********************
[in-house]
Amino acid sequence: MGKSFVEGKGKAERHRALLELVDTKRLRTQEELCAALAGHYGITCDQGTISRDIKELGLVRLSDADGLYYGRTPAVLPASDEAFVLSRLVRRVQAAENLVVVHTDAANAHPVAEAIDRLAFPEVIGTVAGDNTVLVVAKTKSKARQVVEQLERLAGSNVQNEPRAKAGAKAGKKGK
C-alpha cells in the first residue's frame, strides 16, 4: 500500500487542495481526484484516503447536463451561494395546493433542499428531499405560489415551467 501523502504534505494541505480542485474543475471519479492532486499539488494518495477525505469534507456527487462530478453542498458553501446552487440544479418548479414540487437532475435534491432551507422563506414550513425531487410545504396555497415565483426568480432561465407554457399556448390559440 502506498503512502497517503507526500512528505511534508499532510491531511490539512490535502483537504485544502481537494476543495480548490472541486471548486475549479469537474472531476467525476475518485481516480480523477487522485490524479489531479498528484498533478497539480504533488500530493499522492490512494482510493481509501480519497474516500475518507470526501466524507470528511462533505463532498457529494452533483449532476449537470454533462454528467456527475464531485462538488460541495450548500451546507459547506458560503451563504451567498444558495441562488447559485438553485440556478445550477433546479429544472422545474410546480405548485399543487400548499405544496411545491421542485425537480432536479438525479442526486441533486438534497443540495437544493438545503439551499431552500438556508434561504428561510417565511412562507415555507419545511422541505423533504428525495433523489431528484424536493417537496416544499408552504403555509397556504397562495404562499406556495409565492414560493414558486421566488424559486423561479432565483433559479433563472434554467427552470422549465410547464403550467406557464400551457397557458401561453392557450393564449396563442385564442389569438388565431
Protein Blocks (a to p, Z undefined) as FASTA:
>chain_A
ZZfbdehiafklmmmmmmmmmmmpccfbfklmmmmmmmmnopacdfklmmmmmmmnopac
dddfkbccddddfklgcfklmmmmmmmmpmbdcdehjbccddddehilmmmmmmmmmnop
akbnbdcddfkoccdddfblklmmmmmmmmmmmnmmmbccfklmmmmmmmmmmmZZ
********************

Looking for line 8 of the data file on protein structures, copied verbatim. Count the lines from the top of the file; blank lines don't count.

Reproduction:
akbnbdcddfkoccdddfblklmmmmmmmmmmmnmmmbccfklmmmmmmmmmmmZZ